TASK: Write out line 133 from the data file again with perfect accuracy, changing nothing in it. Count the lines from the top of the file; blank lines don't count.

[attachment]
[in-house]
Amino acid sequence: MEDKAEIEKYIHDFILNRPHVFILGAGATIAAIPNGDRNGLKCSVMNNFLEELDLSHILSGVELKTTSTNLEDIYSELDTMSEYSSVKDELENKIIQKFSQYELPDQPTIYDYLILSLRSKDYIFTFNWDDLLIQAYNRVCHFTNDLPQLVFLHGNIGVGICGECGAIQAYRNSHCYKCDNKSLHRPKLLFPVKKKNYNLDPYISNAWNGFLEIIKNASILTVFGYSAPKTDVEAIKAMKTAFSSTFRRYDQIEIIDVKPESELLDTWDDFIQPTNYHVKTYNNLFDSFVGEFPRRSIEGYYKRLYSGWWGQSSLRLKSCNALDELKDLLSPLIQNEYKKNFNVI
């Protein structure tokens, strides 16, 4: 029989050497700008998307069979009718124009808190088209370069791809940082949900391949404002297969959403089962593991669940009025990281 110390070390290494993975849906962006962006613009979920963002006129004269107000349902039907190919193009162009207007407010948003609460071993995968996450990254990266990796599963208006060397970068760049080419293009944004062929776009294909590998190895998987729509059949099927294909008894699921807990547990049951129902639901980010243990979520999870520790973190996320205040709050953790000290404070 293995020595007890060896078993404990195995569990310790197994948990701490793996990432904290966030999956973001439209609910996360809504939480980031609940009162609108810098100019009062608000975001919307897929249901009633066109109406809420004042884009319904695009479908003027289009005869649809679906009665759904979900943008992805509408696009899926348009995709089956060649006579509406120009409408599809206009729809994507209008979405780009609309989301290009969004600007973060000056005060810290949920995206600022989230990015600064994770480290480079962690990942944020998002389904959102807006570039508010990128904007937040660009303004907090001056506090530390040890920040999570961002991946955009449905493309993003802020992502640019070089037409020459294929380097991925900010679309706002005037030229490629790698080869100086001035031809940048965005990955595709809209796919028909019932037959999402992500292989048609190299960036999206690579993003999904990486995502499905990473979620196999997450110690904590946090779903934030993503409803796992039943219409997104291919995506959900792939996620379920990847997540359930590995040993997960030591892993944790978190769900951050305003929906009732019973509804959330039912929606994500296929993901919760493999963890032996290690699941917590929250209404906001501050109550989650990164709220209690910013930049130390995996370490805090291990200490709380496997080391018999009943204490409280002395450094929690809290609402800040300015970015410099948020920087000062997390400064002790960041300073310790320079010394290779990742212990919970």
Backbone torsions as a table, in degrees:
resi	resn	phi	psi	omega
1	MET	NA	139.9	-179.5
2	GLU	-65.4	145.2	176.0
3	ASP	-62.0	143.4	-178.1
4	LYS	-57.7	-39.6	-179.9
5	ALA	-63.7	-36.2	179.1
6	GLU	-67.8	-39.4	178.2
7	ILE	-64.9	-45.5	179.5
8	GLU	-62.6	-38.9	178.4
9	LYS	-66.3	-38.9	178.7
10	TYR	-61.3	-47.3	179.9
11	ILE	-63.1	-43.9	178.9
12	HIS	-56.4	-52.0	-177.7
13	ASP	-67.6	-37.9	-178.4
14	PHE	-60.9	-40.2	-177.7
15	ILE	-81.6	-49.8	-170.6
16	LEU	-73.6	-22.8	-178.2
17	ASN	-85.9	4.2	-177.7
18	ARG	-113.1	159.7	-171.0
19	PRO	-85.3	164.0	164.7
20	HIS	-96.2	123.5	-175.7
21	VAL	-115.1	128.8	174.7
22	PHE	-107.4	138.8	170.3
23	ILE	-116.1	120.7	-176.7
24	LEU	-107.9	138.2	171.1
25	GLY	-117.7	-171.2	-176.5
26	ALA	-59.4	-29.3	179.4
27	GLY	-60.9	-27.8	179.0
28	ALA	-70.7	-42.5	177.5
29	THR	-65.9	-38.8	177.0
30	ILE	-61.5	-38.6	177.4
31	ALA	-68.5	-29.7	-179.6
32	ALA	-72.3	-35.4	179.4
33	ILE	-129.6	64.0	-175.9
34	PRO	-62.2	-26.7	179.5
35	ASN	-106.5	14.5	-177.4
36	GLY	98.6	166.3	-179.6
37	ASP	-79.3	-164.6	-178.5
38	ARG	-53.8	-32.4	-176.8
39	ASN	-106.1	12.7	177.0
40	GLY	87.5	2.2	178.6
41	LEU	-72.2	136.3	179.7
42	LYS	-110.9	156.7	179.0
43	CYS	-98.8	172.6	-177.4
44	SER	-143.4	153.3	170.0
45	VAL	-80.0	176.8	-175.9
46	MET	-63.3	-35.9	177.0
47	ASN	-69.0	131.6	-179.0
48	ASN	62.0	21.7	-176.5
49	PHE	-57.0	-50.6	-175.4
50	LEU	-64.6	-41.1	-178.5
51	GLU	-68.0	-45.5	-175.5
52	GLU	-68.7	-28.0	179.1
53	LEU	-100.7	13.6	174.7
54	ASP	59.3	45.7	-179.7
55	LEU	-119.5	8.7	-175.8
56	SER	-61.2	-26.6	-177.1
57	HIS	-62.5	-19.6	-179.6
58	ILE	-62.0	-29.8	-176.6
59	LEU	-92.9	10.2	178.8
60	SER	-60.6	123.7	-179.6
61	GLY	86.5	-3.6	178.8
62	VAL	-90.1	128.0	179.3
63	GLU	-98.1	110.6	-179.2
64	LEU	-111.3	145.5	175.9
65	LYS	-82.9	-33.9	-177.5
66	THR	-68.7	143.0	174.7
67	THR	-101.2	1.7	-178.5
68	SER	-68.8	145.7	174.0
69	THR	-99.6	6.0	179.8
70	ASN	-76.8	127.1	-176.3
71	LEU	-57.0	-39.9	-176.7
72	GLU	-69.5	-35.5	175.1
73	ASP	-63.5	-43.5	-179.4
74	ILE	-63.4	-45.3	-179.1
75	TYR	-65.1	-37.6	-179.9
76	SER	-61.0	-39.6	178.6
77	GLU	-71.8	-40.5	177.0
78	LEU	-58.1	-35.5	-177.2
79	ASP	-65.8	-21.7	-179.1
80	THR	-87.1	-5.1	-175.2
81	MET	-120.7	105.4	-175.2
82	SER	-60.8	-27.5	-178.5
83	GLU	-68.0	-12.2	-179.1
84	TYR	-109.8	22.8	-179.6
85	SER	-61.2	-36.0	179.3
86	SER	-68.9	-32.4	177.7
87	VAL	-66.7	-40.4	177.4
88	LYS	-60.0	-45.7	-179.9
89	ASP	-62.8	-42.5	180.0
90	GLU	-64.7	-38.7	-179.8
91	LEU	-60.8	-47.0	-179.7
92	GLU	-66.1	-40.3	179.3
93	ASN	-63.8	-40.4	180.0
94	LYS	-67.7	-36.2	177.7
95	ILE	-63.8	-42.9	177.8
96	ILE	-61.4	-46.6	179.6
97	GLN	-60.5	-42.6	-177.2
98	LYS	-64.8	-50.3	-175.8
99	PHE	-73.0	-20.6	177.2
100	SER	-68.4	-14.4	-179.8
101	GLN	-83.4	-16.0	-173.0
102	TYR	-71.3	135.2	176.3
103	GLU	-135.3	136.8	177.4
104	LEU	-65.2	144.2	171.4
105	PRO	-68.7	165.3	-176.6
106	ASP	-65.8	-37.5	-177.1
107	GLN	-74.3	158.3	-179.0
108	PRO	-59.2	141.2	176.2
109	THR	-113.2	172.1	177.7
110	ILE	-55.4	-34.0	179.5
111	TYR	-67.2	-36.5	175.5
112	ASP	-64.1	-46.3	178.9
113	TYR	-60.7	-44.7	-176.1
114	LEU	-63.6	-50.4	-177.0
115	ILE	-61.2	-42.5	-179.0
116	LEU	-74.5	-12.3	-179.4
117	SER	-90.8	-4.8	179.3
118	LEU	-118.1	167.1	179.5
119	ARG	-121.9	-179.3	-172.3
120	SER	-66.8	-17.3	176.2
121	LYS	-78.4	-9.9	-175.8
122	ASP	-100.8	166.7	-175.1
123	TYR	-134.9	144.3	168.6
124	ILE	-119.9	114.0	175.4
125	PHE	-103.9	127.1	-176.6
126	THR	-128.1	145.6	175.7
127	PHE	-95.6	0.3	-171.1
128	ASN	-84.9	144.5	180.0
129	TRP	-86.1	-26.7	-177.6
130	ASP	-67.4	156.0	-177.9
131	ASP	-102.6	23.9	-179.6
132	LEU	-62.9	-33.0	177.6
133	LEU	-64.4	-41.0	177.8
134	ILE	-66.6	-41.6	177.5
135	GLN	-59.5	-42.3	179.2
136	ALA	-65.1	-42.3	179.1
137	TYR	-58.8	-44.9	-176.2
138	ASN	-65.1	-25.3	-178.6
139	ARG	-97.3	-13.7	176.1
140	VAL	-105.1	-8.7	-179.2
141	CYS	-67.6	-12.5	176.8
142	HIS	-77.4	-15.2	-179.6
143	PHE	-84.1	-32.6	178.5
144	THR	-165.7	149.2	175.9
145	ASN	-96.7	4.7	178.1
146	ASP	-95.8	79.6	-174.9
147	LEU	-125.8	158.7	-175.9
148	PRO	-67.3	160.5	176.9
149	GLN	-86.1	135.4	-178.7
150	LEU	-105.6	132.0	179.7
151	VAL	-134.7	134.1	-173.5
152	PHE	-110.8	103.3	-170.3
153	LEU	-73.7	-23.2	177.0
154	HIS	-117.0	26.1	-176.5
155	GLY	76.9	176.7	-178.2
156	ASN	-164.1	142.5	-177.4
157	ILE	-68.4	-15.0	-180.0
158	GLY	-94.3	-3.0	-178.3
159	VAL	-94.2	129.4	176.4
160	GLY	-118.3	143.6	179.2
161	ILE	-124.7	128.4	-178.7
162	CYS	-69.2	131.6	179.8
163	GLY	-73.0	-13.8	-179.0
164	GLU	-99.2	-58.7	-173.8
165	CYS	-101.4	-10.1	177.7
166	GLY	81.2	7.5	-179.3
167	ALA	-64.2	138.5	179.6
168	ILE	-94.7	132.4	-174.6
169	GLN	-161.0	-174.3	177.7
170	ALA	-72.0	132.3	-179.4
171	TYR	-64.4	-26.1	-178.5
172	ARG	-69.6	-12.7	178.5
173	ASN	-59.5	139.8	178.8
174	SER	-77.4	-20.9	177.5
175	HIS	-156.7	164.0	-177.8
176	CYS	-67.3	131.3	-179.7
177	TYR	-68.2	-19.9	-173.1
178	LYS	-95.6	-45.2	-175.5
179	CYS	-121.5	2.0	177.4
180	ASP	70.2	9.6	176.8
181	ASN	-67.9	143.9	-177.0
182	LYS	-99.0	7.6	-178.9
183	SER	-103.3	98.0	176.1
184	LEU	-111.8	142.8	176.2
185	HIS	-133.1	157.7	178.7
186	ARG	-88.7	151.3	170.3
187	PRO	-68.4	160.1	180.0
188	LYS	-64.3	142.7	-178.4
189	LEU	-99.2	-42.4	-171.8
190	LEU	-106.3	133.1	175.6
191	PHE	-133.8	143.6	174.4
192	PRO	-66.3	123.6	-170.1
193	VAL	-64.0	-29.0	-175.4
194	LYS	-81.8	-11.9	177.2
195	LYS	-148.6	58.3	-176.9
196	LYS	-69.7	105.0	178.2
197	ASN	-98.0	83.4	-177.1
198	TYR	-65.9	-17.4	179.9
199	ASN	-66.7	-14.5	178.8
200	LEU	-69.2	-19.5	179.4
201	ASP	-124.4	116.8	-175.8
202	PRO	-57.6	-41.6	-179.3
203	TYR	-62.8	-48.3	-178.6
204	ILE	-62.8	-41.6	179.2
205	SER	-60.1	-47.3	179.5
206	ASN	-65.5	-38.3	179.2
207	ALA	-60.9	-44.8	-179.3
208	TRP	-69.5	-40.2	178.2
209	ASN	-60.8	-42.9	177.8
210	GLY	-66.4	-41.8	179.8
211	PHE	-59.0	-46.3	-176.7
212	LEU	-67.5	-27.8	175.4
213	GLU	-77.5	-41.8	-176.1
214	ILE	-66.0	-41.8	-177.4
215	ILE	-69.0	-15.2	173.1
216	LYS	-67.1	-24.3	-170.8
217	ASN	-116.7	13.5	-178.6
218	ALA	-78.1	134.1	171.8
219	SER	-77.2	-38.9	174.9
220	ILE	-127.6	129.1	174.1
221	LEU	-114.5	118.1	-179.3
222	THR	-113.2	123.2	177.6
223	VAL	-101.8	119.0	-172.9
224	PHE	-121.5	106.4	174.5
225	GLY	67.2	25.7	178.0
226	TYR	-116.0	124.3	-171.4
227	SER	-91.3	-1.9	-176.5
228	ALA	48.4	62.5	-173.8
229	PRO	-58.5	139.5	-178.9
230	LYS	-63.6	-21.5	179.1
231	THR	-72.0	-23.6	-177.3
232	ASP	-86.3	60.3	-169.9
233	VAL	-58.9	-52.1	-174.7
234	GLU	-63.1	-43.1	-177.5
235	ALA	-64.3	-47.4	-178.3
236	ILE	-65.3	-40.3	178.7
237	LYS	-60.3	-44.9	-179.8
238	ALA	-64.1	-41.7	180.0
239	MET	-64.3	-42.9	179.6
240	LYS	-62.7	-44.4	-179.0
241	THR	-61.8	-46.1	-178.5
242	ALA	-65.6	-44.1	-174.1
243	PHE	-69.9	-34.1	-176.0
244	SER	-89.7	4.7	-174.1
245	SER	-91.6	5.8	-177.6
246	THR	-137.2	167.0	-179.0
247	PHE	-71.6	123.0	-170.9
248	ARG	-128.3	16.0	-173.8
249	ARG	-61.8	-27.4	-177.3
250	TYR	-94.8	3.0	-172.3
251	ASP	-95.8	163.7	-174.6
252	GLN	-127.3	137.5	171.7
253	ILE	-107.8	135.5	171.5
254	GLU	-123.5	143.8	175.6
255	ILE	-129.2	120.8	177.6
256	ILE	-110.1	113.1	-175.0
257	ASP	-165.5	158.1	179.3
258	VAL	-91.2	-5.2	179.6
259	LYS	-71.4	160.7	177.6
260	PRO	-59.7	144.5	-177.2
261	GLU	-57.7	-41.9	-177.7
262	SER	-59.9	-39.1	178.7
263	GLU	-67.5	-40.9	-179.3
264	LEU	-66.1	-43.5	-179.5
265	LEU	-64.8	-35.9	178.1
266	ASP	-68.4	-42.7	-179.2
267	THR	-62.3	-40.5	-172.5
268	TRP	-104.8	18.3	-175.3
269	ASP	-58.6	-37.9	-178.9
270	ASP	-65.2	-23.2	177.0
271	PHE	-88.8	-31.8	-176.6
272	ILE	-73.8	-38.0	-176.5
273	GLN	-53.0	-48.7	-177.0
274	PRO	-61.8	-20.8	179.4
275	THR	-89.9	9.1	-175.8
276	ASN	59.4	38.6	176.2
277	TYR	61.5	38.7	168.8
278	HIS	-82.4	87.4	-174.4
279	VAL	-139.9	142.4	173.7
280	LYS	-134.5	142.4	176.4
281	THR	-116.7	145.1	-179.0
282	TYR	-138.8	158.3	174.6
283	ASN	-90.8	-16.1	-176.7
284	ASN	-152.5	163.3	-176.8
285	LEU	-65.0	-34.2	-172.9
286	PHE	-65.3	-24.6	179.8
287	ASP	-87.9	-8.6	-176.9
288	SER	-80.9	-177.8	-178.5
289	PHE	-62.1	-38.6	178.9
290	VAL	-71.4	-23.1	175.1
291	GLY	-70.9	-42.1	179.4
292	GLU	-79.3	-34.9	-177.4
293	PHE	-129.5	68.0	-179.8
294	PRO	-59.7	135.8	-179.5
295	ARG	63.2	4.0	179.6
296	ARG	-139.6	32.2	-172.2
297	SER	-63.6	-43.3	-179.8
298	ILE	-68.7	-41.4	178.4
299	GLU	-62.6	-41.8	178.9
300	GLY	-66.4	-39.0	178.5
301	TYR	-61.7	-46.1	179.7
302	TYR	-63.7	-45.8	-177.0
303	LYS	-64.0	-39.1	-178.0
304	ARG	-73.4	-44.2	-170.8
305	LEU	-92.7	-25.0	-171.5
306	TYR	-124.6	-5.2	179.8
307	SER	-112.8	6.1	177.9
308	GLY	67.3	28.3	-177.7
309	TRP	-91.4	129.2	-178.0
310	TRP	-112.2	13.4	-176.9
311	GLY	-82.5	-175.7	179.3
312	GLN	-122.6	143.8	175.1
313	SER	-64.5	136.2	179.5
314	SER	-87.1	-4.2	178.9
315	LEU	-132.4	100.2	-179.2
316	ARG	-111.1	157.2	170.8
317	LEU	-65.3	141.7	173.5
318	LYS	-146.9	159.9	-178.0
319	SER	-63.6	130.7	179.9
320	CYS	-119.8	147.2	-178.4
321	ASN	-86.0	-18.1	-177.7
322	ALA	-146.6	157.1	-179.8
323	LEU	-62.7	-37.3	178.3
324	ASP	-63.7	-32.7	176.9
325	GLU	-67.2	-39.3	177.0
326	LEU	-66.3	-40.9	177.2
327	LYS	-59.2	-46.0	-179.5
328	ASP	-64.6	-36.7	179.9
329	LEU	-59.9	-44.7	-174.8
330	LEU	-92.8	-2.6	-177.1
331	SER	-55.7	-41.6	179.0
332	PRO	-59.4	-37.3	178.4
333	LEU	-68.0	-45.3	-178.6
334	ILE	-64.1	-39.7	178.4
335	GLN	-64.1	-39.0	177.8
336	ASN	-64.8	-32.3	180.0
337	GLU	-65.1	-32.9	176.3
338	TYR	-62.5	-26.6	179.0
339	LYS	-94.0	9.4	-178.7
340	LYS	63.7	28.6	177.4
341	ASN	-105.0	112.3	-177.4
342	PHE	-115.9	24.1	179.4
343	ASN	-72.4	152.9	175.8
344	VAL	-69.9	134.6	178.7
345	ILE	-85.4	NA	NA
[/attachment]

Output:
128	ASN	-84.9	144.5	180.0